The orchestra will play Symphony No.5 by D. Shostakovich and Mozart’s Concerto for Two Claviers; and excerpts from Bykov’s poems “A Chilly Day’s Warm Night” and “The Twelfth Ballad” will be recited.

The concert begins at 7 p.m.

Tickets can be booked until 20 August in the booking office at 11/13, Bolshaya Nikitskaya St.; after 20 August – in the Grand Hall’s booking office at 13, Bolshaya Nikitskaya St. (admittance through the Grand Hall’s private entrance).

All the proceeds from the concert will be directed in support of murdered journalists’ families.

Contact phones: (+7 495) 637 23 95, (+7 495) 637 22 60

 

This digest was prepared by the Glasnost Defence Foundation in Moscow. The digest has been issued once a week, on Mondays, since August 11, 2000.

Currently it is distributed by e-mail to 1,600 subscribers in and outside Russia.

Editorial board

  • Editor-in-chief, Alexei Simonov
  • Boris Timoshenko, Head of Monitoring Service;
  • Svetlana Zemskova, GDF Lawyer;
  • Vsevolod Shelkhovskoy, translator.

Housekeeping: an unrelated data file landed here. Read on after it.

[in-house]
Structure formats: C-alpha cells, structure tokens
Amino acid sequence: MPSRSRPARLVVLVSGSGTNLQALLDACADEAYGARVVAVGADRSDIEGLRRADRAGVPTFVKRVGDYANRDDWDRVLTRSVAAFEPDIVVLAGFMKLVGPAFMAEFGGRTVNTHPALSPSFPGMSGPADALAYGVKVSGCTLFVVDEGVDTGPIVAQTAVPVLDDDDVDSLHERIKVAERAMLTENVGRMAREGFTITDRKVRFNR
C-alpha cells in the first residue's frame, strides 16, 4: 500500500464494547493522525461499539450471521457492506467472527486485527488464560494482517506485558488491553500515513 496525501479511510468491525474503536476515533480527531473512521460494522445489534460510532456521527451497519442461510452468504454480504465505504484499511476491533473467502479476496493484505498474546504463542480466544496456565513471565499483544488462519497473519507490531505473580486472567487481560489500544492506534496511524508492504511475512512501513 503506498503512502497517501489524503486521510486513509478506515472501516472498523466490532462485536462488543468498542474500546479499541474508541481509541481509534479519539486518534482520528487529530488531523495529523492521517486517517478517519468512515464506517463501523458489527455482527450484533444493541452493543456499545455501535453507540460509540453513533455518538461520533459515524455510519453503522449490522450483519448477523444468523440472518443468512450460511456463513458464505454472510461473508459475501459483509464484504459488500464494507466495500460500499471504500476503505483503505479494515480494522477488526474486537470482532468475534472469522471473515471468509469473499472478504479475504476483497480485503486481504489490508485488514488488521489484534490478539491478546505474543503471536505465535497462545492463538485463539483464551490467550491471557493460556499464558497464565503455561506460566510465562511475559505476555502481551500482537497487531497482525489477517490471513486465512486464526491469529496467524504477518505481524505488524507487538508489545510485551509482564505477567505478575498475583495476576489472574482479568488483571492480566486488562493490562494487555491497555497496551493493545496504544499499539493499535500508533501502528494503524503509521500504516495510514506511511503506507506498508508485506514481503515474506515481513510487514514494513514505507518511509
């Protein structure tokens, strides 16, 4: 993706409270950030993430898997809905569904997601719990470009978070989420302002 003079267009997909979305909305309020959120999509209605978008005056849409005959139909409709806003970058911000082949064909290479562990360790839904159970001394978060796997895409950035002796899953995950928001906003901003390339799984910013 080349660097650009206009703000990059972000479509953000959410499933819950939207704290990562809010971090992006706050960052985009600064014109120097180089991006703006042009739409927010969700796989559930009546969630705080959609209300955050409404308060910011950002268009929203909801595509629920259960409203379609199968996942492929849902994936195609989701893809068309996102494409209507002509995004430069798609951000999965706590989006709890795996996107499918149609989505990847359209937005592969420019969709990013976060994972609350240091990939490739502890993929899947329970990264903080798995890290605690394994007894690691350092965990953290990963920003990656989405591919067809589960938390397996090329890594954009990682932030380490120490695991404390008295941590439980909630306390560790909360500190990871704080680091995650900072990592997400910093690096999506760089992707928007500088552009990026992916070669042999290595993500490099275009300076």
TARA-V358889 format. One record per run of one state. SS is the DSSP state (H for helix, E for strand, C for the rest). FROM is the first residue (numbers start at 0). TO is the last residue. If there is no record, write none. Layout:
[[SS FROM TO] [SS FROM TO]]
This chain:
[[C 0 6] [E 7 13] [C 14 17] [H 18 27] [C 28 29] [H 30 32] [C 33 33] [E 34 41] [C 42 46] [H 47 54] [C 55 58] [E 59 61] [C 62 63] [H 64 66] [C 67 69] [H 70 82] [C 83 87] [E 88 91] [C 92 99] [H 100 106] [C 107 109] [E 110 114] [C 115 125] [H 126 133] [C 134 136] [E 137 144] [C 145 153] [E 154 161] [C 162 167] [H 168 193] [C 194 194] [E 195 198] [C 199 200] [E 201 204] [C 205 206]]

We welcome the promotion of our news items and articles but if you make use of any information from this digest or other GDF materials please acknowledge the source.

Contacts:

Glasnost Defence Foundation, Room 432, 4 Zubovsky Boulevard,
119992 Moscow, Russia.

Telephone/fax: +7 (495) 637-4947 and +7 (495) 637-4420
e-mail: boris@gdf.ru , or fond@gdf.ru

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Архив
ФЗГ продолжает бороться за свое честное имя. Пройдя все необходимые инстанции отечественного правосудия, Фонд обратился в Европейский суд. Для обращения понадобилось вкратце оценить все, что Фонд сделал за 25 лет своего существования. Вот что у нас получилось:
Полезная деятельность Фонда защиты гласности за 25 лет его жизни